Would you buy a book on smoking?Oh no you wouldn't! Oh yes we would!Well it is pantomime season, after all.This was the argument we had toward the end of the presentation of my book to my fellow students. I adamantly believe that the dirty subject matter of my book is too undesirable for someone to want to own. No one would by it (should it ever become available).I base this opinion on two things: Smoking is perceived as being 'dirty', even by smokers, and photography books don't sell well at the best of times, so on the rare when someone does by one they will plump for a beautiful landscape or architectural book.But my colleagues, and even my lecturers, disagreed. The short debate which followed said I was being to dismissive of photography.I do think sometimes these lovely people get a bit carried away with the ideology of photography. The conversation reminded me a group discussion I think I mentioned before where a few students got a bit ideological over what a glossy travel magazine should publish (though-provoking abstract images over chocolate box landscapes). If a magazine has made it success on stunning landscape images, it is not going to use abstract travel snaps instead, however well-intentioned they are. What is superior and what is wanted by a commissioning editor are two different things. And I think the same argument applies to people buying books. You have to give them what they want, not what you want to give them. There are dozens of amazing documentary photographers out there producing great, award-winning work. The problem is, a lot of these photographic essays are winning awards despite never having been published. There just isn't a market for them in the press or as books.Every documentary photographer I have ever spoken to or interviewed has to carry out commercial work to earn a living, with their documentary passion nothing more than the unpaid bit extra.I'm a big believer in thought-provoking photography, I just don't think it sells.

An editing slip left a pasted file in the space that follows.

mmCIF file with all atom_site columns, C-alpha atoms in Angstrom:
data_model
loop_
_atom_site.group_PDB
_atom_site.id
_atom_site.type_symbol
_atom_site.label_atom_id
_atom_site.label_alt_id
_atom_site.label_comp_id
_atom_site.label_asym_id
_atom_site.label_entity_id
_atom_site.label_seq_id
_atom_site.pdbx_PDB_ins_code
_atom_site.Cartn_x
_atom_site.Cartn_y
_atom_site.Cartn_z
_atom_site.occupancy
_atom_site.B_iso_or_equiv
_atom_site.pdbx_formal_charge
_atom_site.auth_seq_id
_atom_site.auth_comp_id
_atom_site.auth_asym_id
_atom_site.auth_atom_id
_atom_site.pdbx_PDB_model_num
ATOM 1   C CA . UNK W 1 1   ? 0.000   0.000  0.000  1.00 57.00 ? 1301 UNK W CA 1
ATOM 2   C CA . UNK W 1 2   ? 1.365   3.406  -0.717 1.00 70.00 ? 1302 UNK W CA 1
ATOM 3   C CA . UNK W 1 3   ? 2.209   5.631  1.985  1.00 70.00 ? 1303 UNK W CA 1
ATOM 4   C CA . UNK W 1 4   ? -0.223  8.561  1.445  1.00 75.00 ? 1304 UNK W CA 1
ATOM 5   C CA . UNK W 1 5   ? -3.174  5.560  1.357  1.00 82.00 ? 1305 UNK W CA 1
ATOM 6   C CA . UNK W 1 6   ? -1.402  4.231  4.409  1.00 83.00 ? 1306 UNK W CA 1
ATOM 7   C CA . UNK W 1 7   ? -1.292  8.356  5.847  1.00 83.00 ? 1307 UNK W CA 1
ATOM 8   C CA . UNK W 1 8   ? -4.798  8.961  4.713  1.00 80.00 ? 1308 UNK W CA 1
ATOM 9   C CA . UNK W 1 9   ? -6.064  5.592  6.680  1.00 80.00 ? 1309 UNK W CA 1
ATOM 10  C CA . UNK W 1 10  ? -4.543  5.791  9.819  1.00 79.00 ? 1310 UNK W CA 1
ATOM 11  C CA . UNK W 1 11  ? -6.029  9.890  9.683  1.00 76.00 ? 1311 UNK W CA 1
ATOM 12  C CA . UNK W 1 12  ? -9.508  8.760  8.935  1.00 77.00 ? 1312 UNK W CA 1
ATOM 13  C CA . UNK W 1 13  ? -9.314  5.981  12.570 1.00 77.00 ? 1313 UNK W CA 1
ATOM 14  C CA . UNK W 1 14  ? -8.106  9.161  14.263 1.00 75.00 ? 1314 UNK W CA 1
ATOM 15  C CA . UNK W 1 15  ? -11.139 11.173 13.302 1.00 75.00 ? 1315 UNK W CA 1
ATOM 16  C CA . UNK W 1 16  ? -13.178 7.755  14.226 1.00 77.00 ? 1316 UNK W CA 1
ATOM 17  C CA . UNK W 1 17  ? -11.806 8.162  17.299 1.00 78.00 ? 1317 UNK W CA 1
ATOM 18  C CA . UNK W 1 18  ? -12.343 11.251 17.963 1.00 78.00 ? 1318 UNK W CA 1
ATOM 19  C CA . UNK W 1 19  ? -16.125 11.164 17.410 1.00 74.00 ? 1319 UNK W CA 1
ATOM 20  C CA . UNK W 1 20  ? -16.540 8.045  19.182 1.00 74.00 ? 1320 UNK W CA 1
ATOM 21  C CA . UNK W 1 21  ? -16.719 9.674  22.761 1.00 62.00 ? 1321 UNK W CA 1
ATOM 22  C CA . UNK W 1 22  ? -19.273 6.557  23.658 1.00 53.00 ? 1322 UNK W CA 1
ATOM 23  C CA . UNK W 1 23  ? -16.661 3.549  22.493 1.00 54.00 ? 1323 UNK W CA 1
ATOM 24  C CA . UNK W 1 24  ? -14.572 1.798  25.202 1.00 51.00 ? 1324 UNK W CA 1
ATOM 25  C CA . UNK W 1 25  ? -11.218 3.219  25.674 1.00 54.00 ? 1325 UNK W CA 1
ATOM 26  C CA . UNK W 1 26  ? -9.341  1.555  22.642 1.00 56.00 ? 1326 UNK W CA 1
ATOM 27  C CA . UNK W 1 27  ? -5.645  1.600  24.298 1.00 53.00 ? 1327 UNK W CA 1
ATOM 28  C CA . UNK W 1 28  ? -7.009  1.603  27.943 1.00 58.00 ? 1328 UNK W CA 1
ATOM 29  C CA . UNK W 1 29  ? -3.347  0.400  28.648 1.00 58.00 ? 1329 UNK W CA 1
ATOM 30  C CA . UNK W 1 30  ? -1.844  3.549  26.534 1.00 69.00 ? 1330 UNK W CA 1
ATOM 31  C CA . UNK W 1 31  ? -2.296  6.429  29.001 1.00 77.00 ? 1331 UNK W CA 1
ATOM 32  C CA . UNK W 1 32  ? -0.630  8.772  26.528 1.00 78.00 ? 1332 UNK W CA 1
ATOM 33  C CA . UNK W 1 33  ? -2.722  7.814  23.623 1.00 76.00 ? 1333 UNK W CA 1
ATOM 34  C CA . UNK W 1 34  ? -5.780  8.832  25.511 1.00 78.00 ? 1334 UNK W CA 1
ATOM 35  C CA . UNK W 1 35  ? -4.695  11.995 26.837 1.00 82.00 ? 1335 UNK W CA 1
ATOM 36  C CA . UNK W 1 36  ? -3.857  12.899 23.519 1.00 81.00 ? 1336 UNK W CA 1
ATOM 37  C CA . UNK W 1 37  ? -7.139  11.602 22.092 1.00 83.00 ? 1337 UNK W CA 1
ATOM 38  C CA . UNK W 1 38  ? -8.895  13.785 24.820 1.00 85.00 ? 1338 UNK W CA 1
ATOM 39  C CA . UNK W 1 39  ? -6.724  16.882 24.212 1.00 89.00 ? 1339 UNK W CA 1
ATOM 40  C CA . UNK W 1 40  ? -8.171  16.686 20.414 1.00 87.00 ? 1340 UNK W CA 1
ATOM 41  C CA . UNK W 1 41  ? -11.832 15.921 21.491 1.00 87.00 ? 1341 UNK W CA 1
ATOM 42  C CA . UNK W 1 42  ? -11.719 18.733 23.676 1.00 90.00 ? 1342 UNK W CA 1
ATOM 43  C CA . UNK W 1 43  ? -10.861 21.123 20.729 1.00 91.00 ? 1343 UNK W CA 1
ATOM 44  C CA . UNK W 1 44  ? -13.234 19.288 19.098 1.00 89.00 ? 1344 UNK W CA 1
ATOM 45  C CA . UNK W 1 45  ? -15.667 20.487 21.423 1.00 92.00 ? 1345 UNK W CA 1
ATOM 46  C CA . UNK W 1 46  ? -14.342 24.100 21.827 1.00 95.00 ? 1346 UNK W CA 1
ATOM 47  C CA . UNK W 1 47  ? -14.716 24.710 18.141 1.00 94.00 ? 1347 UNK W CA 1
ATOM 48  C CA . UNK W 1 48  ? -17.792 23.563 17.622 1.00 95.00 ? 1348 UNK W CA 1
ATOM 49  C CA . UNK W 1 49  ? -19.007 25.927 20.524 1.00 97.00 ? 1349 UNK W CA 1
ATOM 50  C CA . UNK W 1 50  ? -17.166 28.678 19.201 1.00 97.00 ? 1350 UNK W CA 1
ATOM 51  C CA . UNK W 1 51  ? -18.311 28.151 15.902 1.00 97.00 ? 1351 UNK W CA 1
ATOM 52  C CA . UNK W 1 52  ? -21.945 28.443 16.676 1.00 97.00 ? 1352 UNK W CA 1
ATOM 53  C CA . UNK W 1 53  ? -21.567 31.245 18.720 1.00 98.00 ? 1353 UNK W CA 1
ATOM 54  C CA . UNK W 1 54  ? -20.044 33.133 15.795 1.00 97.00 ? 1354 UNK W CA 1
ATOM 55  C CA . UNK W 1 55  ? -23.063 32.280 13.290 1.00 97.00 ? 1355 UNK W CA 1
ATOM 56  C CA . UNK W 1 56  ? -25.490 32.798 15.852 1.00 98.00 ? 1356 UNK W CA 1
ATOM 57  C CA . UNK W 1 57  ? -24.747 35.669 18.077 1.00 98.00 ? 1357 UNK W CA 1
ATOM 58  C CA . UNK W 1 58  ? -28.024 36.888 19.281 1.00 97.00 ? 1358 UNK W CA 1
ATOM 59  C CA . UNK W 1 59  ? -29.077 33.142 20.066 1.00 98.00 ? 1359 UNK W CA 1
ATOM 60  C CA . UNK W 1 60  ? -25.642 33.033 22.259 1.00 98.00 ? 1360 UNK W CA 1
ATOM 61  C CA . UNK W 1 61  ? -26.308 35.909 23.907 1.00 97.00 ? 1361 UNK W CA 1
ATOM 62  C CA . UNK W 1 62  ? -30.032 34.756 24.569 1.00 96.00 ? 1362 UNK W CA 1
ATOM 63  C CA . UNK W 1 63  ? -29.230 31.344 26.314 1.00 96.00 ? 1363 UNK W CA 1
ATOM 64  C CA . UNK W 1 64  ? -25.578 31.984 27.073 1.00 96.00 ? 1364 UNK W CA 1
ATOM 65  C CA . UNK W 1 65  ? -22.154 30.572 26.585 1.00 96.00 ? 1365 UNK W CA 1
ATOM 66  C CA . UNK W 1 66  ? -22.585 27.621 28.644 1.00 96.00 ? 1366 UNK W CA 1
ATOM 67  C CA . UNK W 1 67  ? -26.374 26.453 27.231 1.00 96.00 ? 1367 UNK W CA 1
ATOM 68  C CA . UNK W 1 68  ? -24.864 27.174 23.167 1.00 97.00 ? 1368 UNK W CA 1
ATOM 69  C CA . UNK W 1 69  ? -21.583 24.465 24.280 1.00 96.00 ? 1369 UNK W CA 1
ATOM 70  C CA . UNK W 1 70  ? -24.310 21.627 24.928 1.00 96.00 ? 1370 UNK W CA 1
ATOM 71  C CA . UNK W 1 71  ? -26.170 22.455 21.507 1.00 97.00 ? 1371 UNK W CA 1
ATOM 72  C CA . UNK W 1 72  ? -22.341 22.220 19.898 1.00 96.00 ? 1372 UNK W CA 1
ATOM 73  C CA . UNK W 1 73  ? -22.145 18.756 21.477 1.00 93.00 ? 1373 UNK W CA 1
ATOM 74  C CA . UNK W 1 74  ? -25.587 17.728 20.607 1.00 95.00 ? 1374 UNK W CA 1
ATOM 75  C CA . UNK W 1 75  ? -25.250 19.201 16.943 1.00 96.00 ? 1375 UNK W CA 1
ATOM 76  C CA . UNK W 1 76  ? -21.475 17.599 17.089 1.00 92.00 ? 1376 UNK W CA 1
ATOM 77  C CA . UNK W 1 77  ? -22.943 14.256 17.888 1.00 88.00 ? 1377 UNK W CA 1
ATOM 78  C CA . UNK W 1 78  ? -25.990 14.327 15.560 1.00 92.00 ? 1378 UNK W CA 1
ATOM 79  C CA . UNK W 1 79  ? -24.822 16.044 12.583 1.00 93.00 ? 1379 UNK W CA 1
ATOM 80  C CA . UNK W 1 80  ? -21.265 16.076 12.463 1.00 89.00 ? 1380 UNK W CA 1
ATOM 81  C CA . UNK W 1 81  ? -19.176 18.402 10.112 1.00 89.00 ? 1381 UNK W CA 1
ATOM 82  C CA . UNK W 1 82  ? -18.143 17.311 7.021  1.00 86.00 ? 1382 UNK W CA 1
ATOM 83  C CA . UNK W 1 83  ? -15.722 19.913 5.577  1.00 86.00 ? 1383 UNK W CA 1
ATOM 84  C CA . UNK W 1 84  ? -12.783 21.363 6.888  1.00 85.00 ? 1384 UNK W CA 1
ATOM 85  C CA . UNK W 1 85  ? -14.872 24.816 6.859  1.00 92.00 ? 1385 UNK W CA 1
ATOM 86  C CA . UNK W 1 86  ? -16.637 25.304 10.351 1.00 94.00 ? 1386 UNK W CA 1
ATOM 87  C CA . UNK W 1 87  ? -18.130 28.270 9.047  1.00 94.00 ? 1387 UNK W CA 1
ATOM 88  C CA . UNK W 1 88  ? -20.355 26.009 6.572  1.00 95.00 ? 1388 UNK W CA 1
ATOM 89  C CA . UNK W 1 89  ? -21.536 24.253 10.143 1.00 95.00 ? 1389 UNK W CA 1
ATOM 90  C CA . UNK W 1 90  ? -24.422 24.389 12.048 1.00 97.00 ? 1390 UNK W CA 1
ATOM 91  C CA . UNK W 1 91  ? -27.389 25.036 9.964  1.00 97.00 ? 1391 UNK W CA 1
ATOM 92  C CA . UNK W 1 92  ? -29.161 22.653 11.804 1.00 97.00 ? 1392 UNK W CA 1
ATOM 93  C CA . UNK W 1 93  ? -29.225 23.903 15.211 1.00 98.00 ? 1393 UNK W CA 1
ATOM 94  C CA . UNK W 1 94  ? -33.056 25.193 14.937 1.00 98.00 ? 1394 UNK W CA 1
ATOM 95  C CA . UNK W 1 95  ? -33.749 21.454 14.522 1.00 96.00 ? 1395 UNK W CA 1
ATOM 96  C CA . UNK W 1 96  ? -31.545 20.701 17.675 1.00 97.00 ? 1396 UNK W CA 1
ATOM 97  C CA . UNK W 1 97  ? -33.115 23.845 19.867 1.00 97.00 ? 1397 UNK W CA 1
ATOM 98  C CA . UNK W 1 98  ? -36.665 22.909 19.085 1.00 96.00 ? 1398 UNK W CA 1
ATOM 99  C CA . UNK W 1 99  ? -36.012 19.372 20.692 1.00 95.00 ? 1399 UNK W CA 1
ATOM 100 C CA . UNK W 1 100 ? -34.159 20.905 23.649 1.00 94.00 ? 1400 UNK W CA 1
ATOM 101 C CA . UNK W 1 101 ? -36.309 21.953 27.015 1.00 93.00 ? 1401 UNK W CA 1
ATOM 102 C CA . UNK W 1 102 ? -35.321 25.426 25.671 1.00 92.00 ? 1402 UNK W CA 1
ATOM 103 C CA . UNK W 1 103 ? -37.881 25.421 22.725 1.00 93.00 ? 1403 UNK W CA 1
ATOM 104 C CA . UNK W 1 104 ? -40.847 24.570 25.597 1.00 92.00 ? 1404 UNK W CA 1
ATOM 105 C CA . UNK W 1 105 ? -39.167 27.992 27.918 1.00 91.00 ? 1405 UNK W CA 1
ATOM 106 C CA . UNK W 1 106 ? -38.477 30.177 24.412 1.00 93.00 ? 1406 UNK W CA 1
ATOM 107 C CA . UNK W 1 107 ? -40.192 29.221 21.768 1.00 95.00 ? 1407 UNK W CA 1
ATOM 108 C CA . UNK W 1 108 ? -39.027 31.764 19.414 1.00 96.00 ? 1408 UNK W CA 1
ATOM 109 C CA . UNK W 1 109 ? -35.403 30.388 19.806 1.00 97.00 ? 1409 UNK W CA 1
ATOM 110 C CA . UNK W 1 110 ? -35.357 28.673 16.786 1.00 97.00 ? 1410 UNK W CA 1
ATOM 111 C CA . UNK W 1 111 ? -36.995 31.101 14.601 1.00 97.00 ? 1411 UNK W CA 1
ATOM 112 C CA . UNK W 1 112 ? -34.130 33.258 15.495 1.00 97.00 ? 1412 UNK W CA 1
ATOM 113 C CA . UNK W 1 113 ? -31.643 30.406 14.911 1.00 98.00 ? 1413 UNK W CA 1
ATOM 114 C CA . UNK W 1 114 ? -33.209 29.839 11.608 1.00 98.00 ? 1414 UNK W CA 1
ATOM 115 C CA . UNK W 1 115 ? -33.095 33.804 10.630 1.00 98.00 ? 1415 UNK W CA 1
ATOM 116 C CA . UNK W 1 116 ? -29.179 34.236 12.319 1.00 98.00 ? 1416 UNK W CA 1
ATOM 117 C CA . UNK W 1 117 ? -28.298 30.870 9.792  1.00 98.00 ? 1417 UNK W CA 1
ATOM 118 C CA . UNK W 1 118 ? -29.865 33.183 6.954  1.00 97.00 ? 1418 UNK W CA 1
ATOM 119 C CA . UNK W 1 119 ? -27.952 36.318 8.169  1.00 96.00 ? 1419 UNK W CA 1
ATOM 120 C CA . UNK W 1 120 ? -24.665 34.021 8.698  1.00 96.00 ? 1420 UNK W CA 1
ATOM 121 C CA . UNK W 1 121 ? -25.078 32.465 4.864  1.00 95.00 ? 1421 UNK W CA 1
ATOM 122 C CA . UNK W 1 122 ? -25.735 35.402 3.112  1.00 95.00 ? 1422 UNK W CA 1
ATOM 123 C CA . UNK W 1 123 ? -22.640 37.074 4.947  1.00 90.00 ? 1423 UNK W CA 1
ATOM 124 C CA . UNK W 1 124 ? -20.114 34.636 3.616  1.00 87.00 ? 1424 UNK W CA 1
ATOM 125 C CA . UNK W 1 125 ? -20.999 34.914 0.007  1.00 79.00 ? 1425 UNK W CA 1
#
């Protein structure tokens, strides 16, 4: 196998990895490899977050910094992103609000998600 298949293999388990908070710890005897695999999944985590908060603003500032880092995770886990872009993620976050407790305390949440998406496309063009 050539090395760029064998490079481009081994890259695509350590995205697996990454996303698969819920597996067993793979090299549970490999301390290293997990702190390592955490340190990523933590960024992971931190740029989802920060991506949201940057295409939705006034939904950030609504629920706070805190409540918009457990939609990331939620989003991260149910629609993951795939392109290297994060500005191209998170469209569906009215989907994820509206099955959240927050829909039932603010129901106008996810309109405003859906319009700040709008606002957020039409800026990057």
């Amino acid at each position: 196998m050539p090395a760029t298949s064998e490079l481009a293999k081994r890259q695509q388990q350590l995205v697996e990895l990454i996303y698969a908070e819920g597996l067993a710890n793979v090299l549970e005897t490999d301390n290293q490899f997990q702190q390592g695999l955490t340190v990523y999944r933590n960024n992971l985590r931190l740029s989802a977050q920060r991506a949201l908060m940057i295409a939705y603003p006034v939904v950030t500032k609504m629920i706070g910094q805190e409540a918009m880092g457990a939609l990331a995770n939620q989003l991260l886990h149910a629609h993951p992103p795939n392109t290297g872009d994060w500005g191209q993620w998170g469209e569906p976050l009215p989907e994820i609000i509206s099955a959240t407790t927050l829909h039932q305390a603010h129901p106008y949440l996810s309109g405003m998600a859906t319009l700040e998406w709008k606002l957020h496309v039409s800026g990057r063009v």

Smoking is brash, dirty and fast. And so is my book. I went A4-ish portrait size to make the most of my portraits (at full bleed). I used only one photograph per page (sometimes one photograph with no picture on the opposite page). And I used a bright red cover with a no smoking and a camera symbol to echo the book's title Flashes to Ashes.A photo book can be a beautiful object, and indeed there were some beautiful, huge books produced by some of the students on my course. You can sit down with a treasured book and slowly take in every photograph and read every piece of text. But this is not what my documentary subject matter was about.The photographs themselves were fast, mostly with flash and in-our-face. That's how I've tried to design the book too.I see this book as something you would flick through and toss away, so the text is minimal. In fact, I've done everything I can to make it a fast flick The photo captions are very brief and, on some pages, I have used a huge headline-style font to tell the story and help push the viewer to turn the page as fast as possible.It makes for a quick, flowing book. But I do believe the viewer will look at every photograph, which is not true if your book has hundreds of photos crammed onto loads of pages.I think I might even re-print it on a smaller scale on comic boo paper. It's lighter and more trashy, like a cigarette.